Home Data-Driven Thinking How To Waste Retail Ad Dollars: Ignore Product Stock Levels, Chase Clicks

How To Waste Retail Ad Dollars: Ignore Product Stock Levels, Chase Clicks

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andreas-reiffenData-Driven Thinking” is written by members of the media community and contains fresh ideas on the digital revolution in media.

Today’s column is written by Andreas Reiffen, founder and CEO at Crealytics.

If marketers are looking to waste their ad dollars, today’s digital ecosystem offers no shortage of options.

They can advertise to a user who blocks their ads. Marketers can place their ads where they can’t be seen or pay for ads that are seen only by bots. Marketers can advertise on sites that don’t fit their brands or pay extra to advertise on low-quality sites. They also can advertise to the wrong consumers on the wrong devices, at the wrong times and in the wrong places.

But the oldest and easiest way to waste ad money may be to advertise products that don’t need to be advertised at all. This is the silent killer of profitability.

This fundamental flaw is often overlooked amid the torrent of news and opinion about fraud and inefficiencies in our ecosystem. But make no mistake – the issue is widespread.

An ad that sells the last unit of a top-selling product may satisfy existing KPIs, but the value of such an ad is close to zero. Top-selling products tend to perform best in sales and revenues, but they also run out of stock. It leads to a situation where today a significant chunk of retailers’ budgets is squandered on products that would have sold within three weeks even without the ads.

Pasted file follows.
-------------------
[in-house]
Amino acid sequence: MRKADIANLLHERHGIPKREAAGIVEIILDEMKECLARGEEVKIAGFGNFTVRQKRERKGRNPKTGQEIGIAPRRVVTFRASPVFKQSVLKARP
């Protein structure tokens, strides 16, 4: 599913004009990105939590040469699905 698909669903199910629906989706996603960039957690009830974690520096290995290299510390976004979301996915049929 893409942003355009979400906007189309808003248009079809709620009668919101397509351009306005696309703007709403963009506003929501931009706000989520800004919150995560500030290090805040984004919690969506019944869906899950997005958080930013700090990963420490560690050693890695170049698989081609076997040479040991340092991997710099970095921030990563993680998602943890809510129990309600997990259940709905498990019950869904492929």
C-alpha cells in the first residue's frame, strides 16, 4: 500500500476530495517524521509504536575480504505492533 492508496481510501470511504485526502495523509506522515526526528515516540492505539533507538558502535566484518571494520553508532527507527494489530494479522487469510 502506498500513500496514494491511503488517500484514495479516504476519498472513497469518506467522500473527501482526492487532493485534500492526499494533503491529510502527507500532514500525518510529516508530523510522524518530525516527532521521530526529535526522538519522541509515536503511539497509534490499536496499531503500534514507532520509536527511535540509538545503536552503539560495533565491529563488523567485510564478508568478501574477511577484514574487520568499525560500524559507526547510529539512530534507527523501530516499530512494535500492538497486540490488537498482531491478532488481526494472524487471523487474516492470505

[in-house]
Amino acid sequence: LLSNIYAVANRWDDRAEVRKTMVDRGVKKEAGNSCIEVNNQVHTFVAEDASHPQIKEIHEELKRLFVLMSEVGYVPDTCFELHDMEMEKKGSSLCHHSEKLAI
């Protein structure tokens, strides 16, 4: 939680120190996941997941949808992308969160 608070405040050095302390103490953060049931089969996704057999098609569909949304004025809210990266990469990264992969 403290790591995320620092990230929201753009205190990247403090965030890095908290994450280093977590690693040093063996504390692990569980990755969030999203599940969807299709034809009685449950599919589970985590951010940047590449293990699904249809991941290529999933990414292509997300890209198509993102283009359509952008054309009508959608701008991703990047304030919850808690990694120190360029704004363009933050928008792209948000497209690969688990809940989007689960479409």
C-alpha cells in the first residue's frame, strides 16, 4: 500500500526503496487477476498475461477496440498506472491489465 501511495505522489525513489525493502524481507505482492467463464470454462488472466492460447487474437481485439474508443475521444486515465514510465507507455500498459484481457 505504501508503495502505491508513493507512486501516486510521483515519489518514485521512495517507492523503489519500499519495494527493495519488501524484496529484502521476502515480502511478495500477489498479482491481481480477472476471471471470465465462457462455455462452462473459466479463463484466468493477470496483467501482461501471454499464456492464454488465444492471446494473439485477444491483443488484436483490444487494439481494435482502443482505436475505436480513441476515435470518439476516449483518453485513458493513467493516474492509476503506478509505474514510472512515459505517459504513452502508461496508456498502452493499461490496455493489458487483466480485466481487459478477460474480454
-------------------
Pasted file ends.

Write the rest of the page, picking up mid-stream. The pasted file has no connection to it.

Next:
Managing inventory and stock levels remains very challenging for online retailers. No web analytics system, advertising or attribution tool takes stock levels into account when measuring advertising performance. So even the largest retailers are making big mistakes without realizing it.

Retailers need to have stock-level forecasts and SKU levels available and connect the back-end systems with that data to make them actionable by the ad tech stack. Inventory management and pricing systems already do some version of this, but mostly in the realm of pricing management because when there’s too much stock, prices decrease. The same thinking should be applied to the amount of advertising a product gets, so that advertising is suspended for products that are likely to sell out. The true value of digital retail advertising can’t be measured until those stock levels are taken into account.

That hurdle is only one factor driving marketers’ ongoing challenges with this inefficiency. Deeper and more fundamental still is a misalignment of incentives between advertising KPIs and a retailer’s true business objectives.

Ad management and bidding systems are designed to target revenues or margins, and this creates a de facto incentive to advertise the highest-performing products. Ads for products that everyone already wants will see more engagement and lead to higher margins, so performance-driven retail marketers are incentivized to push more ads for those products. The problem is, they aren’t the ones that need to be marketed as aggressively. Those dollars are as good as wasted.

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Retailers need a better way to measure marketing effectiveness as a driver of business results. Breaking out of the click-based paradigm might require a new KPI metric altogether – maybe something along the lines of “yield.” Yield would always be between zero, if a product will sell automatically and can’t be re-ordered, and the full net sales price, where it’s clear that there is too much stock that will be hard to sell. The industry hasn’t figured out an exact formula yet to calculate everything in between, but the incremental ROI of marketing dollars depends on it.

The back-end data integrations and “yield” measurement would allow retailers to focus on promoting inventory at better margins, regardless of the velocity of demand. Given all the technology that has been developed to prevent other forms of ad fraud and waste, these practical steps are both achievable and warranted.

Follow Andreas Reiffen (@AndreasReiffen), Crealytics (@crealytics) and AdExchanger (@adexchanger) on Twitter.

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